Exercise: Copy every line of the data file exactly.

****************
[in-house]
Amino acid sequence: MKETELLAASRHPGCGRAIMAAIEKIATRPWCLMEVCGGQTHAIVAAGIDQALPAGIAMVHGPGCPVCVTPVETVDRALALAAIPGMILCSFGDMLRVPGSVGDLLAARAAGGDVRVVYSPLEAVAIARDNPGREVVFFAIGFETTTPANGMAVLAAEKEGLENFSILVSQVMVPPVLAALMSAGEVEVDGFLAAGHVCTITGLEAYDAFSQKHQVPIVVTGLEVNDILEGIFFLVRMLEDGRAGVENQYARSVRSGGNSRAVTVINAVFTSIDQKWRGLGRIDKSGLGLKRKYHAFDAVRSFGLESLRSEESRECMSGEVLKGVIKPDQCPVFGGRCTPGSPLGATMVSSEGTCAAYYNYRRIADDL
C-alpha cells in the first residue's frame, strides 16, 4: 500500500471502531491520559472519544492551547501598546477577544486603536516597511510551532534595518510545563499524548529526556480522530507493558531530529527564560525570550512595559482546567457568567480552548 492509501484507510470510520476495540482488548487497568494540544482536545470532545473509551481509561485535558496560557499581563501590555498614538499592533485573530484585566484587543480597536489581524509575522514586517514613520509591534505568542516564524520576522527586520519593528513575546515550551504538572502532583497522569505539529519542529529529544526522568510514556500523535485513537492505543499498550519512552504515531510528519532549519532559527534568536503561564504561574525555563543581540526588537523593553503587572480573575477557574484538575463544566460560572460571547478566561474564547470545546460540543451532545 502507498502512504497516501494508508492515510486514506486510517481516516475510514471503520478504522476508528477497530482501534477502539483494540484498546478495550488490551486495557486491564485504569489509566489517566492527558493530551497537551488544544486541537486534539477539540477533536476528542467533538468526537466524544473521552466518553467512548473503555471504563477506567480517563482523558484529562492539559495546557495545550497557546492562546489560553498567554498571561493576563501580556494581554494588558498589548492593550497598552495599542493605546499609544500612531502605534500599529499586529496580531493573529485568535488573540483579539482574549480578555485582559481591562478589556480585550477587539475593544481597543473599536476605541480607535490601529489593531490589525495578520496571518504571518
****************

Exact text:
[in-house]
Amino acid sequence: MKETELLAASRHPGCGRAIMAAIEKIATRPWCLMEVCGGQTHAIVAAGIDQALPAGIAMVHGPGCPVCVTPVETVDRALALAAIPGMILCSFGDMLRVPGSVGDLLAARAAGGDVRVVYSPLEAVAIARDNPGREVVFFAIGFETTTPANGMAVLAAEKEGLENFSILVSQVMVPPVLAALMSAGEVEVDGFLAAGHVCTITGLEAYDAFSQKHQVPIVVTGLEVNDILEGIFFLVRMLEDGRAGVENQYARSVRSGGNSRAVTVINAVFTSIDQKWRGLGRIDKSGLGLKRKYHAFDAVRSFGLESLRSEESRECMSGEVLKGVIKPDQCPVFGGRCTPGSPLGATMVSSEGTCAAYYNYRRIADDL
C-alpha cells in the first residue's frame, strides 16, 4: 500500500471502531491520559472519544492551547501598546477577544486603536516597511510551532534595518510545563499524548529526556480522530507493558531530529527564560525570550512595559482546567457568567480552548 492509501484507510470510520476495540482488548487497568494540544482536545470532545473509551481509561485535558496560557499581563501590555498614538499592533485573530484585566484587543480597536489581524509575522514586517514613520509591534505568542516564524520576522527586520519593528513575546515550551504538572502532583497522569505539529519542529529529544526522568510514556500523535485513537492505543499498550519512552504515531510528519532549519532559527534568536503561564504561574525555563543581540526588537523593553503587572480573575477557574484538575463544566460560572460571547478566561474564547470545546460540543451532545 502507498502512504497516501494508508492515510486514506486510517481516516475510514471503520478504522476508528477497530482501534477502539483494540484498546478495550488490551486495557486491564485504569489509566489517566492527558493530551497537551488544544486541537486534539477539540477533536476528542467533538468526537466524544473521552466518553467512548473503555471504563477506567480517563482523558484529562492539559495546557495545550497557546492562546489560553498567554498571561493576563501580556494581554494588558498589548492593550497598552495599542493605546499609544500612531502605534500599529499586529496580531493573529485568535488573540483579539482574549480578555485582559481591562478589556480585550477587539475593544481597543473599536476605541480607535490601529489593531490589525495578520496571518504571518